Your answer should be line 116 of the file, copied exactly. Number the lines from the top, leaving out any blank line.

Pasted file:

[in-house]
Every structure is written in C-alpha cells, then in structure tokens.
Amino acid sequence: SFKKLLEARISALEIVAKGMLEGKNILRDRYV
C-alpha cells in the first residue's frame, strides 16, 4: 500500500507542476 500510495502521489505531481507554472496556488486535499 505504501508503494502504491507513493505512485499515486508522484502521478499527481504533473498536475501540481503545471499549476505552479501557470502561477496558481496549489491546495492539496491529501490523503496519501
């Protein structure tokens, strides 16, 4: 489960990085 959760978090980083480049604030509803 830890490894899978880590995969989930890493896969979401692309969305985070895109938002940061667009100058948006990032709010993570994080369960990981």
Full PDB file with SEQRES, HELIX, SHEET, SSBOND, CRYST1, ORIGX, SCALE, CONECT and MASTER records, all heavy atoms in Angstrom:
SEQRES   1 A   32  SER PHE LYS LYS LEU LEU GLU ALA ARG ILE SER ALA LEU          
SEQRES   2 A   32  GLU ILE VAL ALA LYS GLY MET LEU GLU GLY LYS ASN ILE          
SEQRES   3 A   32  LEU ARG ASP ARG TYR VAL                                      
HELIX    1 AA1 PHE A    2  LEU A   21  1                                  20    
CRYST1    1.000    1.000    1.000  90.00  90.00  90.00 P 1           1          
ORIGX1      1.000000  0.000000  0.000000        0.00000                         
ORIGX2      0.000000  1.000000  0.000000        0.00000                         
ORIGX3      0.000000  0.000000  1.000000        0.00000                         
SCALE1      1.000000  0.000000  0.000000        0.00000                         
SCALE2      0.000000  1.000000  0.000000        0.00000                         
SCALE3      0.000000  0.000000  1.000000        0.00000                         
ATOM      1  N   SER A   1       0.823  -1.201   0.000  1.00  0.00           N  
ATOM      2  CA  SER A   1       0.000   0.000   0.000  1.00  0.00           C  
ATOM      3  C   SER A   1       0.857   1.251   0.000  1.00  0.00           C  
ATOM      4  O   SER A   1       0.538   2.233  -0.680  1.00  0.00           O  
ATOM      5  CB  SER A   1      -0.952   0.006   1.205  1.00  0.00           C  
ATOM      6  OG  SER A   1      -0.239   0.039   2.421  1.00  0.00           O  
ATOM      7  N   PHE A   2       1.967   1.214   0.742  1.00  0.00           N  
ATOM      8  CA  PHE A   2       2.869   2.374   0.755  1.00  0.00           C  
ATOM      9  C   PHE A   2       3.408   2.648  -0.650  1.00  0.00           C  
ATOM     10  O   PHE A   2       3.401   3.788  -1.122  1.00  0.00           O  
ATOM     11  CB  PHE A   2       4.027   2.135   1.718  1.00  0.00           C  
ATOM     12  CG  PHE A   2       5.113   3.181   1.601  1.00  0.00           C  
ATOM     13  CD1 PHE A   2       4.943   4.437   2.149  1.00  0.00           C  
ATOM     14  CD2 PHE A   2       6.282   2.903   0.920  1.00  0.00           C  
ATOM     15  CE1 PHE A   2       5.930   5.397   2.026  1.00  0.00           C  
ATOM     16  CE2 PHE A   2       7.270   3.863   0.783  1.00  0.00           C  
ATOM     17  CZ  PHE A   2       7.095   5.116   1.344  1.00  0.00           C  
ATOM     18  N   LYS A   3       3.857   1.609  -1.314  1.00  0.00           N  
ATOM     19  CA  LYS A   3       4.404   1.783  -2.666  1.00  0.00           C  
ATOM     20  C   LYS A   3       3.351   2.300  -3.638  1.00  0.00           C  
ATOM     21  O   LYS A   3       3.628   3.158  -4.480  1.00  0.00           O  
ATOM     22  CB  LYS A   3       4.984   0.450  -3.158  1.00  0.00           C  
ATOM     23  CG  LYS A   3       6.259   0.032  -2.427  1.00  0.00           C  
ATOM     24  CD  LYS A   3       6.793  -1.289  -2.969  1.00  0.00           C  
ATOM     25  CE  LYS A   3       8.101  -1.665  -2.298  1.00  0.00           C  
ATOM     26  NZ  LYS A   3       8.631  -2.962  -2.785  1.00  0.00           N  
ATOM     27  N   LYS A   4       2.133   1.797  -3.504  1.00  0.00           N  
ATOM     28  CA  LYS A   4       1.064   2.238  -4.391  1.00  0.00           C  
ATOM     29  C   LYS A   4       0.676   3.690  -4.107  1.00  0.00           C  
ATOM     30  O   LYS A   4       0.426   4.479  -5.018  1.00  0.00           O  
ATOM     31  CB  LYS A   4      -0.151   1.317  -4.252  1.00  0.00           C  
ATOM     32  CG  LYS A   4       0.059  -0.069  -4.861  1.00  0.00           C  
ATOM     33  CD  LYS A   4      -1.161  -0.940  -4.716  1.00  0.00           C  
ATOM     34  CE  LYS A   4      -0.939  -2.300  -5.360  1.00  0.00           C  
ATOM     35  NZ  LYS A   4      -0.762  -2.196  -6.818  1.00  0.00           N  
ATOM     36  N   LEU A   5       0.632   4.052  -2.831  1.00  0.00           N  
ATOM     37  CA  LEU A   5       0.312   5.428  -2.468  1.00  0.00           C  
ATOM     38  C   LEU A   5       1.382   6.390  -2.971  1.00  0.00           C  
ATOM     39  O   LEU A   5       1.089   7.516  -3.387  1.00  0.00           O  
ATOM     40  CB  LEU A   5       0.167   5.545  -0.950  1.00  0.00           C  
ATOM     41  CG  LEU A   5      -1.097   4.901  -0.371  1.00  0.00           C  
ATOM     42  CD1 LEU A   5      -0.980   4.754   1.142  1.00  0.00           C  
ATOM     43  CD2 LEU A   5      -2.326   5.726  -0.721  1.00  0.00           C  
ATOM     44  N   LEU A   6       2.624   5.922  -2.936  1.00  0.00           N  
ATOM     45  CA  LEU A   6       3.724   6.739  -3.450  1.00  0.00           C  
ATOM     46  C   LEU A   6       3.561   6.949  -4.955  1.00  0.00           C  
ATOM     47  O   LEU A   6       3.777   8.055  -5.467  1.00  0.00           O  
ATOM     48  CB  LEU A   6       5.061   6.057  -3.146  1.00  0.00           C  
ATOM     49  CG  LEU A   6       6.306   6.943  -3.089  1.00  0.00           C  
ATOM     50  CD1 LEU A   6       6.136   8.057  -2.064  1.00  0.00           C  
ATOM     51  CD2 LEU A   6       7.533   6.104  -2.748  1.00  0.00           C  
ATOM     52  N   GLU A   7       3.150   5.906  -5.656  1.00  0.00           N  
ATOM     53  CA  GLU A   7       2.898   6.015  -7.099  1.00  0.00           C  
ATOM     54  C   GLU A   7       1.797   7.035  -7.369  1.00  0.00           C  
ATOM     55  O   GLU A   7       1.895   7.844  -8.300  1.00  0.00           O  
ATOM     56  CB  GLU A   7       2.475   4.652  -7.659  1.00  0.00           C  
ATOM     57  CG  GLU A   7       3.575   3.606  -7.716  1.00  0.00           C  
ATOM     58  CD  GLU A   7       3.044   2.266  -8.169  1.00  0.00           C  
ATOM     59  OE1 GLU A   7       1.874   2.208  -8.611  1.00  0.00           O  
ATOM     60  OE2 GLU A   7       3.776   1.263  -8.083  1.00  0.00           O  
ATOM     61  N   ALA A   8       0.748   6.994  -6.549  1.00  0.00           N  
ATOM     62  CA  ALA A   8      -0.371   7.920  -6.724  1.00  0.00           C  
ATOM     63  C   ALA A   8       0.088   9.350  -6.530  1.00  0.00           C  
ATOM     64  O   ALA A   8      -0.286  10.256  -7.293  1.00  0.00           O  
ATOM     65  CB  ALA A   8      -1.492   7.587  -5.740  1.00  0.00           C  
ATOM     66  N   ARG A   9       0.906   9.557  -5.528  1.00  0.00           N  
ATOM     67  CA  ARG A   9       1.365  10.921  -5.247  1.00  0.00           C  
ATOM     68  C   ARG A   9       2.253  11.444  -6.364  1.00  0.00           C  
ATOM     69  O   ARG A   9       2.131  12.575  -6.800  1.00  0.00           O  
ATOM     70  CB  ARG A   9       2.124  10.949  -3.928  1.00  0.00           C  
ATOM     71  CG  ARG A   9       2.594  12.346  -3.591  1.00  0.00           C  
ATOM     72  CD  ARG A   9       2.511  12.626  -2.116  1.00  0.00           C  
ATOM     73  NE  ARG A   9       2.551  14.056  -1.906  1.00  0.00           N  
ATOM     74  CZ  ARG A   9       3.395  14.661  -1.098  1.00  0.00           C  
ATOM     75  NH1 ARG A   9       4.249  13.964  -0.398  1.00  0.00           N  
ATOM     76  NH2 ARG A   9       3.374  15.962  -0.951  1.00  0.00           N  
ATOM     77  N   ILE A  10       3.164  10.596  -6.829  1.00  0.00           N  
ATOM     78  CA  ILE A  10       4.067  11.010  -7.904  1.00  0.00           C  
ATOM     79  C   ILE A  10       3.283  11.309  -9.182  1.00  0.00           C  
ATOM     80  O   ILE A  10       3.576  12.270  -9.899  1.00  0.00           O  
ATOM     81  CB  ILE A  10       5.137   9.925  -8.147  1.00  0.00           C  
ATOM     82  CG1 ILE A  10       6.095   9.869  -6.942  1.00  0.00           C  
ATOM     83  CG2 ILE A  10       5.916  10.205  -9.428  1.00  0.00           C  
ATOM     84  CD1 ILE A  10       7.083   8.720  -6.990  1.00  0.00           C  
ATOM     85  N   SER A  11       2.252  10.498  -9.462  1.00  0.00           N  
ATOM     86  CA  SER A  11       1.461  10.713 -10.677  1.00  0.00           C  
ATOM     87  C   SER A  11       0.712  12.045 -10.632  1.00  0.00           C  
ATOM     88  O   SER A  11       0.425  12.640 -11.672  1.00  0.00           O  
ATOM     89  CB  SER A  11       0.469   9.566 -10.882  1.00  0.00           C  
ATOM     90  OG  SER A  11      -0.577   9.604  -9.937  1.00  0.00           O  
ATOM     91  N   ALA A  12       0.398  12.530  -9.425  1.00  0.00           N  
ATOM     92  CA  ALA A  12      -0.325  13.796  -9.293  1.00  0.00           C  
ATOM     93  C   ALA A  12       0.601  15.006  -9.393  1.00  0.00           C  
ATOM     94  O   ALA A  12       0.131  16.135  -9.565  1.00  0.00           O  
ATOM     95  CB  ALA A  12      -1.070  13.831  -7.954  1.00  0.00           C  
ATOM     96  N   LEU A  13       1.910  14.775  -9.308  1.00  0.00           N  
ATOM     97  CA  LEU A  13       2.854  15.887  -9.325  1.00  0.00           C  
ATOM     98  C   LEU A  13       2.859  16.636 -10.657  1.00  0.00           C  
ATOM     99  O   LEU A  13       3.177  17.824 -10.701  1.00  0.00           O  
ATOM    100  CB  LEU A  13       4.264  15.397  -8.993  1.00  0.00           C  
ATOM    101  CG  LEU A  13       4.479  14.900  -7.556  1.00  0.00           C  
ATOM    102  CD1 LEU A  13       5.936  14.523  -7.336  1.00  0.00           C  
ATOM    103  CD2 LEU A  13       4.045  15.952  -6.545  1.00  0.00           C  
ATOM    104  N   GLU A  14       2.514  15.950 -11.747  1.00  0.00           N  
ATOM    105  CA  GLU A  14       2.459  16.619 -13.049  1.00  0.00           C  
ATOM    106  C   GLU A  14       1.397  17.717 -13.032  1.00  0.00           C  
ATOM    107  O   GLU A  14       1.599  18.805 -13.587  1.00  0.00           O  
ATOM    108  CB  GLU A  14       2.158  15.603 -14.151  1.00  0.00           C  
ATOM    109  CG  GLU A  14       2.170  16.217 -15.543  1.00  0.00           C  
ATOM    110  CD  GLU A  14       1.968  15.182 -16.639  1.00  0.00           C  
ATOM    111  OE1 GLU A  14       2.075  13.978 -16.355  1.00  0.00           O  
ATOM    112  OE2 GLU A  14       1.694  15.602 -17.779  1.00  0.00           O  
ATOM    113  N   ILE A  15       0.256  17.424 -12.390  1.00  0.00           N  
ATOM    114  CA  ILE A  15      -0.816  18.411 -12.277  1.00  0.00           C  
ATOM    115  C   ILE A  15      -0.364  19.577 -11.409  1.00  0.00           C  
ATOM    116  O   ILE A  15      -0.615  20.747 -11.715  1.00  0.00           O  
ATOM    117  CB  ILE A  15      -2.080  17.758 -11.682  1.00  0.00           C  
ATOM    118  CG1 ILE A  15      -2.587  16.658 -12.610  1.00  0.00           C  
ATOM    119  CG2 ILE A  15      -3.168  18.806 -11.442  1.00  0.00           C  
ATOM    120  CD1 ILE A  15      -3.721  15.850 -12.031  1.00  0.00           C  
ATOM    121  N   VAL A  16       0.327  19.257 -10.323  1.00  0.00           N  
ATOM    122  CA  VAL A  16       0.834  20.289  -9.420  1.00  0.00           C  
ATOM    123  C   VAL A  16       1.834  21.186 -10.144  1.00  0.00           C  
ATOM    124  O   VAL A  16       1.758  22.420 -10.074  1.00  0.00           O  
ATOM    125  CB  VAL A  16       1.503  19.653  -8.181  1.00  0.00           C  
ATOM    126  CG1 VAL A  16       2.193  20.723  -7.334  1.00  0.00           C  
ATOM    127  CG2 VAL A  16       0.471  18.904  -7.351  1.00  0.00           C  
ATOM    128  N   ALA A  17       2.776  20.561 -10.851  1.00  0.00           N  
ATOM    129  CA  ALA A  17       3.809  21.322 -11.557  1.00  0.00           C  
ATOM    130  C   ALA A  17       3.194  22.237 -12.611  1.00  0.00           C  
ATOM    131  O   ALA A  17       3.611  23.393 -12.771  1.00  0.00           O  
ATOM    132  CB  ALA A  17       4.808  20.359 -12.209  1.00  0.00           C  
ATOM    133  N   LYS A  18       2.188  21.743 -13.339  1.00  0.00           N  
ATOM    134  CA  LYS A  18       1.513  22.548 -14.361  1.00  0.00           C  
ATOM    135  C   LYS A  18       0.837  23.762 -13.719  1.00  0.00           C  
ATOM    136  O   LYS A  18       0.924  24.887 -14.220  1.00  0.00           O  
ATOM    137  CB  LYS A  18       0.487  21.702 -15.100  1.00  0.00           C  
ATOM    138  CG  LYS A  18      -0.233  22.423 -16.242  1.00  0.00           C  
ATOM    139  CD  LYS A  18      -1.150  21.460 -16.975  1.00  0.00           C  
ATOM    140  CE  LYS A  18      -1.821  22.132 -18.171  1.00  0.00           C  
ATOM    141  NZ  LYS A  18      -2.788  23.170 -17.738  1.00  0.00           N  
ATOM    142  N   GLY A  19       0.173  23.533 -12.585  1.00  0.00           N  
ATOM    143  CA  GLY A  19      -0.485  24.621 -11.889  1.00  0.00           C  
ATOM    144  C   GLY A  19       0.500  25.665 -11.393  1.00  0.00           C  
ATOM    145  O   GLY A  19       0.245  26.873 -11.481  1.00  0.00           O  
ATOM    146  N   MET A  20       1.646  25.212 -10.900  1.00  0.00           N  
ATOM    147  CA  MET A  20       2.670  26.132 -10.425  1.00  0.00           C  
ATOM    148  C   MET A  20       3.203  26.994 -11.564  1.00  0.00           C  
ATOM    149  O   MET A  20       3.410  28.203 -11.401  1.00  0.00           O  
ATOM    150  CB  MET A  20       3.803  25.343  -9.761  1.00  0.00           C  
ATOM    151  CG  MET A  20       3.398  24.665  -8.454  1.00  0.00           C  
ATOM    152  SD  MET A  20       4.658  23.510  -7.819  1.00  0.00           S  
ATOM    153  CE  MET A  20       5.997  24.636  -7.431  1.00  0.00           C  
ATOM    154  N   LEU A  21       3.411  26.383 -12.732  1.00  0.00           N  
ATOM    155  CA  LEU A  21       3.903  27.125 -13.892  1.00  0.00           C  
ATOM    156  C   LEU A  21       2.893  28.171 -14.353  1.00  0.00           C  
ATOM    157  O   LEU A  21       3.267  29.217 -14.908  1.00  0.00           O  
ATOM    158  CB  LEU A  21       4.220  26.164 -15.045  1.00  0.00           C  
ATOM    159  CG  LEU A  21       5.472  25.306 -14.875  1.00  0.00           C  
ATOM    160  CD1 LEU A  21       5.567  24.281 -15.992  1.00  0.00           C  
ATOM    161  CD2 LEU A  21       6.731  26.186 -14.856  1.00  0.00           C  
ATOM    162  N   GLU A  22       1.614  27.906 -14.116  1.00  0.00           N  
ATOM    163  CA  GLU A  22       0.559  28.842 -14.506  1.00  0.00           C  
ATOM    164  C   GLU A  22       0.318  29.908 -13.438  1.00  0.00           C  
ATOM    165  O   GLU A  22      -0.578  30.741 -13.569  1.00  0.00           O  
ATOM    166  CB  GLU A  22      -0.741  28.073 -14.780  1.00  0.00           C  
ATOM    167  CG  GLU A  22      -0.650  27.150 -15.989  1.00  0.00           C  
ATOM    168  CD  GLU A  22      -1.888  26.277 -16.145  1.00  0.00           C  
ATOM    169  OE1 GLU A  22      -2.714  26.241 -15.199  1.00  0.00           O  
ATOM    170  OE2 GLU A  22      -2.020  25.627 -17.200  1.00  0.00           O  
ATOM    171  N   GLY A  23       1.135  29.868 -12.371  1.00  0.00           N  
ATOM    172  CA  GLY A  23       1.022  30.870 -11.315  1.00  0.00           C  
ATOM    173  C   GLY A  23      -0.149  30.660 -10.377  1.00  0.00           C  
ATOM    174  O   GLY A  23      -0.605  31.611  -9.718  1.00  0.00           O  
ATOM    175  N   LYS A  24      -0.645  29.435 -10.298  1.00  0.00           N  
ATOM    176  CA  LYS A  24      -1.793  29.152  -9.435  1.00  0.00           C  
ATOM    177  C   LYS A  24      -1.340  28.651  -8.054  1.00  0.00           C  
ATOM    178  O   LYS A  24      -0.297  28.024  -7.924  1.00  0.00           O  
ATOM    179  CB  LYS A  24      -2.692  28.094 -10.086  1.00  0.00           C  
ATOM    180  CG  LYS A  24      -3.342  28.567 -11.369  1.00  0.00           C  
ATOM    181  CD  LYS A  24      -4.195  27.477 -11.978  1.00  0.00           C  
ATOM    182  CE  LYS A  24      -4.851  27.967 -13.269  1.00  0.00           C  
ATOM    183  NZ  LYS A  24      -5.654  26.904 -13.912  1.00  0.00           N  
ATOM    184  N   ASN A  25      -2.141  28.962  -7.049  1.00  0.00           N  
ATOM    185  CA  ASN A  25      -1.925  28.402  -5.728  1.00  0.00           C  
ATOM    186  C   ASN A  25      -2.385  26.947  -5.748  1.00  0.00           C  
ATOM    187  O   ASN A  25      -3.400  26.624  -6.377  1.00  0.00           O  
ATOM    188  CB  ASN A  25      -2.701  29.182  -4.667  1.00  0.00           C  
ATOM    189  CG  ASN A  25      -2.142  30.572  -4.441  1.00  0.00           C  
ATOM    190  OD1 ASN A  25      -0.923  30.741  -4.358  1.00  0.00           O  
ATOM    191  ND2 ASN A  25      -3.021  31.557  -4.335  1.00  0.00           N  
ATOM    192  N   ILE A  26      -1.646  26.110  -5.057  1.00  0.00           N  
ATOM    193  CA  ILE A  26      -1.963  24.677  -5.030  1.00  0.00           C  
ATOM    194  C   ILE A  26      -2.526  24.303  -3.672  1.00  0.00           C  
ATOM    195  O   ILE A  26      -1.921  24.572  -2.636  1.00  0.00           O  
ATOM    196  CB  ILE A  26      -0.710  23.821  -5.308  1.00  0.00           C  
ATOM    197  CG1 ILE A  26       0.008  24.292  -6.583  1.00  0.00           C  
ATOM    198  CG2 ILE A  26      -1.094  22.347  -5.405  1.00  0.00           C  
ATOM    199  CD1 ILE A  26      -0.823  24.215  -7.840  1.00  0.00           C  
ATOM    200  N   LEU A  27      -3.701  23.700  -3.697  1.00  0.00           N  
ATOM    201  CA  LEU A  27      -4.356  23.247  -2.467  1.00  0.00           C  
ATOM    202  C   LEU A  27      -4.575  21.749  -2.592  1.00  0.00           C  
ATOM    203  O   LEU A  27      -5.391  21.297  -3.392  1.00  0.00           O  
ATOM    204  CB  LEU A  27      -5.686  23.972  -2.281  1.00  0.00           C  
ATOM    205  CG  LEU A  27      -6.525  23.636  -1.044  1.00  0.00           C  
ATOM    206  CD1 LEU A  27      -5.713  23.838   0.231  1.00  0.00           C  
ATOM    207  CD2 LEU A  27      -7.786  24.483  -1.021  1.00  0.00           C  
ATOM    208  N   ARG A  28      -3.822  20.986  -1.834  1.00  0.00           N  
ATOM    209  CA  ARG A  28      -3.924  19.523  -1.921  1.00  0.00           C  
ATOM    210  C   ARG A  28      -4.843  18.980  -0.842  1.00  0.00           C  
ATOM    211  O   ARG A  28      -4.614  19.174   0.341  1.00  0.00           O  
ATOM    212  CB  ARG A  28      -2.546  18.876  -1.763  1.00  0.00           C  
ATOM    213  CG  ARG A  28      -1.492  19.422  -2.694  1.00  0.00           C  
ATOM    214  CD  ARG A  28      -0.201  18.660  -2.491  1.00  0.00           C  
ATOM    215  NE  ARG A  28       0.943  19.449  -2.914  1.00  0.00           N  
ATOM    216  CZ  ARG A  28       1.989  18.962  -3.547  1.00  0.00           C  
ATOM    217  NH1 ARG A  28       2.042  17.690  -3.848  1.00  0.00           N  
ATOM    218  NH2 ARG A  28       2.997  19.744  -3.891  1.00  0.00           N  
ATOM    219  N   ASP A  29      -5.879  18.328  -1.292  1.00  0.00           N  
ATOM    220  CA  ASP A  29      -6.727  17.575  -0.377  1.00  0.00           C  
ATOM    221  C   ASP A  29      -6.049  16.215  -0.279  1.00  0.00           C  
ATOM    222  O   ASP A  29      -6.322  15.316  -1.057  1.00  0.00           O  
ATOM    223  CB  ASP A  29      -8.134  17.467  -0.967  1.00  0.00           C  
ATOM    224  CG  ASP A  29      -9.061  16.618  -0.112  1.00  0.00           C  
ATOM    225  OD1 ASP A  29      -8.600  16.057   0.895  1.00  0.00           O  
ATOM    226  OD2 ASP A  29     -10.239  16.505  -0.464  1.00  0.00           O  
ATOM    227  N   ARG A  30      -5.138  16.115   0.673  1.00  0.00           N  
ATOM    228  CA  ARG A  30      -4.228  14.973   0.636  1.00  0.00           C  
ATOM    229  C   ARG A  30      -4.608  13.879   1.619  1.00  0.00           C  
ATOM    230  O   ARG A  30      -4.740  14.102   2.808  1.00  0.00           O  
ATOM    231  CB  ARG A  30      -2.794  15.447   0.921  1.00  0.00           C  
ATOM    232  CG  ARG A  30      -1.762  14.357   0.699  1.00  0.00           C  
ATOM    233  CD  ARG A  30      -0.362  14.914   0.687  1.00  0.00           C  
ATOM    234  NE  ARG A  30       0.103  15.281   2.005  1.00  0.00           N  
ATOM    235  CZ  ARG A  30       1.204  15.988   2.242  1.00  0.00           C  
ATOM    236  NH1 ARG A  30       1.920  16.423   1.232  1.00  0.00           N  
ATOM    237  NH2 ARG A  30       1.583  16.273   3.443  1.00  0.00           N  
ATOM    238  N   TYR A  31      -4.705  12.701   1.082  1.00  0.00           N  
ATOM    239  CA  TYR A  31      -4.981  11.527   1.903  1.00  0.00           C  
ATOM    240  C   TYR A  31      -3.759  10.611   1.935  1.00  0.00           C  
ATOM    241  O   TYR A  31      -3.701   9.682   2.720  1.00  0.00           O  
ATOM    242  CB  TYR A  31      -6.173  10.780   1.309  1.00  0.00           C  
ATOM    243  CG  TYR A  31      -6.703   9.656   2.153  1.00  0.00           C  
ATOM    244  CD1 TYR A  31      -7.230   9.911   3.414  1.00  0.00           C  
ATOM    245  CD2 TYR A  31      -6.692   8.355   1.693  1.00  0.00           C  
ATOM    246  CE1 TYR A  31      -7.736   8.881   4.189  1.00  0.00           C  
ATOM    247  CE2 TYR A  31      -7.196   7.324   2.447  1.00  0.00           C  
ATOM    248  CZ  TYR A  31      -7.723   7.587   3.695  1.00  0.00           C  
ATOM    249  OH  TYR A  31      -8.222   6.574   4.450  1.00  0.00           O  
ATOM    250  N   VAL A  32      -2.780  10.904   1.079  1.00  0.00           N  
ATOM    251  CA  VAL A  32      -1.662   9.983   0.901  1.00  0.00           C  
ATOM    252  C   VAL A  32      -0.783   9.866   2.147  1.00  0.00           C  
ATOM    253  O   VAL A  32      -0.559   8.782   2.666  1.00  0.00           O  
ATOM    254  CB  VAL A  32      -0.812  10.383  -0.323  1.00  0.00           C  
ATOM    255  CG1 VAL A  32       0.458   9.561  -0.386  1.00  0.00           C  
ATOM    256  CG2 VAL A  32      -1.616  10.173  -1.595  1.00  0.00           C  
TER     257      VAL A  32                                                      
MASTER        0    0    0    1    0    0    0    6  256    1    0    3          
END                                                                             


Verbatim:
ATOM     99  O   LEU A  13       3.177  17.824 -10.701  1.00  0.00           O  